Angel and Sovereign: Henry VII’s Royal Coins, Legitimation, and Relics of Power
Journal article, Peer reviewed
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Original versionRoyal Studies Journal. 2021, 8 (2), 76-101. 10.21039/RSJ.258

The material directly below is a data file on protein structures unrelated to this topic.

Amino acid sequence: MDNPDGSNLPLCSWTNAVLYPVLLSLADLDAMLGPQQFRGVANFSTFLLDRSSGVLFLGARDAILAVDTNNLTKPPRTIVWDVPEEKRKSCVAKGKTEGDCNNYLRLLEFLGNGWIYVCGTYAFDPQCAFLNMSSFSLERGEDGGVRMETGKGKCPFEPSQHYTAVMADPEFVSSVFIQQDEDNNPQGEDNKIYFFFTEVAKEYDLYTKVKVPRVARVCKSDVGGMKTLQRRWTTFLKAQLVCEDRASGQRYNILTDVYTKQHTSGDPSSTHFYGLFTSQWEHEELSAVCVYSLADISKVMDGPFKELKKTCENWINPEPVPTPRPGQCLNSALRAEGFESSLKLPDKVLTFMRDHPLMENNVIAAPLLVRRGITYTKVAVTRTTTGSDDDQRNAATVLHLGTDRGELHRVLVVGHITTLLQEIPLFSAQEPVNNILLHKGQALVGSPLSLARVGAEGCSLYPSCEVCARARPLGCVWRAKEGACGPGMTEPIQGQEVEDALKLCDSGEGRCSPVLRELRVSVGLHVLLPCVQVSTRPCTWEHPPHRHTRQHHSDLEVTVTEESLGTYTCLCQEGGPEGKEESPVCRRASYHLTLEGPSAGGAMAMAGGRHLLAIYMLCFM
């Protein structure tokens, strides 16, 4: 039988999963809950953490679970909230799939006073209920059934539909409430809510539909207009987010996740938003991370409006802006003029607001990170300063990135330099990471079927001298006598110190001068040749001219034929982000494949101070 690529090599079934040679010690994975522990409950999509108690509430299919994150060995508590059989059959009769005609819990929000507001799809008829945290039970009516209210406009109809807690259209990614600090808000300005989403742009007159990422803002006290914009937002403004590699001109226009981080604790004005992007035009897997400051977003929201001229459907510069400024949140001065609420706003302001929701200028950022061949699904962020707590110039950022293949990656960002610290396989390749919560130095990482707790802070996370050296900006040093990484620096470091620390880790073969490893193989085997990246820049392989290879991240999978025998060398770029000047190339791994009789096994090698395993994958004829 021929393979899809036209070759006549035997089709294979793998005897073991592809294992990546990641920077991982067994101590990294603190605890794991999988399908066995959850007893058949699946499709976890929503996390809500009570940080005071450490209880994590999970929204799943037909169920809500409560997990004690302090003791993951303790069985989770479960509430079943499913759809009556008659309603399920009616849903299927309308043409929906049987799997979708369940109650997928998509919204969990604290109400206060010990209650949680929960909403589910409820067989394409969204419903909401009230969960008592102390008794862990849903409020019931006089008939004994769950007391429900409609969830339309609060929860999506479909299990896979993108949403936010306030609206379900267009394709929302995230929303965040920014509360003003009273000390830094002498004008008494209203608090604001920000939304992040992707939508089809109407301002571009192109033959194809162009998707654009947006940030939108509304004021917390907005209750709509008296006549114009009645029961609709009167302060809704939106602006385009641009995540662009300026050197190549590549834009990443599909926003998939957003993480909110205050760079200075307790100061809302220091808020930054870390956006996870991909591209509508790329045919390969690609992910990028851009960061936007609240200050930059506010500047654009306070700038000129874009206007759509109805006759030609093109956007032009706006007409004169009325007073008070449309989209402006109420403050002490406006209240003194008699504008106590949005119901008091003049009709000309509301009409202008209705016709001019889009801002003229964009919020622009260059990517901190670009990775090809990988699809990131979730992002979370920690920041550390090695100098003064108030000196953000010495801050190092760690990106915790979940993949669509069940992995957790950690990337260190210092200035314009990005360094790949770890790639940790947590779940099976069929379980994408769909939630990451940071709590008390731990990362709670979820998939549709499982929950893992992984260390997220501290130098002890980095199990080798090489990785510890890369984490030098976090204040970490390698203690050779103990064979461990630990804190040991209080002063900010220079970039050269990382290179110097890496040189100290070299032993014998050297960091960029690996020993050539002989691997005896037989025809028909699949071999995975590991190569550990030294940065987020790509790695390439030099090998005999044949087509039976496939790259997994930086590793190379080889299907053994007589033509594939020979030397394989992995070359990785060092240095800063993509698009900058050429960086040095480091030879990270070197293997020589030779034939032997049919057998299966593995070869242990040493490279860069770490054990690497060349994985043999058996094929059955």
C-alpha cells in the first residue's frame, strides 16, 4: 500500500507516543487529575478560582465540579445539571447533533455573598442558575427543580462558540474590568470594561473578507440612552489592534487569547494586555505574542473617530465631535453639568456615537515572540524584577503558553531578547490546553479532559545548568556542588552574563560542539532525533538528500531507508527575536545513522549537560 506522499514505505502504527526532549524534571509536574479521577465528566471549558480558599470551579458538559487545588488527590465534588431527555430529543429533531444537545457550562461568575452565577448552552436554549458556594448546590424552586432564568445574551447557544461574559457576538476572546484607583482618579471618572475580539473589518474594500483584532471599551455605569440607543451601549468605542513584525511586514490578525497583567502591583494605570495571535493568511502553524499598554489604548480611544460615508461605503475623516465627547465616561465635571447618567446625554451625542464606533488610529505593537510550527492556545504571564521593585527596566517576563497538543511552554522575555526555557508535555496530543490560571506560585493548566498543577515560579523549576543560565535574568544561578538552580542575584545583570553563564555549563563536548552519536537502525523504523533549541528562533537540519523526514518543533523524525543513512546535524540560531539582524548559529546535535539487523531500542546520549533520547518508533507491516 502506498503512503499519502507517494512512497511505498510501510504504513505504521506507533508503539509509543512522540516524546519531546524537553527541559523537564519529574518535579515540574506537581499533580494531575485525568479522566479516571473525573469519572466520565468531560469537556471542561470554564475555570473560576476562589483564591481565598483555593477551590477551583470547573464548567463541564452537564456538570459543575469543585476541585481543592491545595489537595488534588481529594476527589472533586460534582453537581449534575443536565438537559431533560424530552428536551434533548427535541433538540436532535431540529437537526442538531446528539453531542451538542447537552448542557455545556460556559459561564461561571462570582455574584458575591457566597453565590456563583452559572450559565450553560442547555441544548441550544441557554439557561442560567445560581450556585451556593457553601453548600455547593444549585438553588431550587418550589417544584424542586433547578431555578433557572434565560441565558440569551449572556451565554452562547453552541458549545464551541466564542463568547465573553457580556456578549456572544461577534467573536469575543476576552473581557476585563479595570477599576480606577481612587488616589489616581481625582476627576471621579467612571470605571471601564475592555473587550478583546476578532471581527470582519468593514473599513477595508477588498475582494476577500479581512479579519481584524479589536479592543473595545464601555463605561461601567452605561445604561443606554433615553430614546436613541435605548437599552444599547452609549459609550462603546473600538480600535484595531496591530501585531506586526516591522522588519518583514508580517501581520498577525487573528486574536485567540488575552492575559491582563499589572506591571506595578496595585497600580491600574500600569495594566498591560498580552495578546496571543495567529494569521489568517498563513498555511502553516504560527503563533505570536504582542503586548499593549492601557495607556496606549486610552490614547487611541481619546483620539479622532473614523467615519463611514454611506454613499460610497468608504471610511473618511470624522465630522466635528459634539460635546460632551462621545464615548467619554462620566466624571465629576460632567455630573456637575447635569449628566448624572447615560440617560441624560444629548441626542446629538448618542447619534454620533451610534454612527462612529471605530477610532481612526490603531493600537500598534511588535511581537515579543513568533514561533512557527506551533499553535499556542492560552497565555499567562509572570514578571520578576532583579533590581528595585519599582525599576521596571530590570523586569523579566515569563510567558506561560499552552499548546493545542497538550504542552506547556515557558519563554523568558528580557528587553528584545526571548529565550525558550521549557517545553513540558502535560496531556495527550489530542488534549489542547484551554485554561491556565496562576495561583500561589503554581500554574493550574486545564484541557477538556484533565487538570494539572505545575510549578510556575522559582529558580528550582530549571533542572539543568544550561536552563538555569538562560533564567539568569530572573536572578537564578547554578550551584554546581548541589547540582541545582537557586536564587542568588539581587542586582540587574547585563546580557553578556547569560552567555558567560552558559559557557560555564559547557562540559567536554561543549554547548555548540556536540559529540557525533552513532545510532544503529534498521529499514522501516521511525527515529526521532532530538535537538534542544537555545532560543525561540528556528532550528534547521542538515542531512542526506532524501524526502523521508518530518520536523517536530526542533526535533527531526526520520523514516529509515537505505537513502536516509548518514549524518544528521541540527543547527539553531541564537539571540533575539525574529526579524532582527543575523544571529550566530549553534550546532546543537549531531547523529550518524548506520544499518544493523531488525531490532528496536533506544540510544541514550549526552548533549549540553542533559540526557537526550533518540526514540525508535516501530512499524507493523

The introduction of the angel and later the Tudor sovereign gold coins in the late 1400s became part of a political rhetoric aimed at mediating the king’s image, power, and wealth. However, it also played a part in the legitimation of the Tudor dynasty during the later stages of the Wars of the Roses, a time of Yorkist pretenders and foreign opposition to Henry VII’s reign. As only the rightful king was believed to have the gift of healing, Henry VII appropriated both coins and ritual from the Plantagenet dynasty associated with the sanctity of kingship. Ordinary objects bearing the King’s image were imbued by the people with supernatural and political powers. How could the religious function of contact relics also facilitate the use of the non-religious Tudor gold sovereign and other denominations by mimicking the iconography and ritual use of the angel? And how were these coins used as part of political rhetoric to legitimate the claim for the throne to support a myth of royal succession and prove Tudor right by appealing to the public? This article argues that the coins created and empowered the King with saintly abilities, granting the object carrying the King’s image a reliclike power, further fusing the image with people’s belief in the legitimate King’s God-given power of healing. The visual migration or transfer of an image’s symbolic properties, in this case the transference of its sacred properties to secular objects, mediated both the literal and conceptual image of the King as part of political legitimation against the Yorkist pretenders and foreign powers.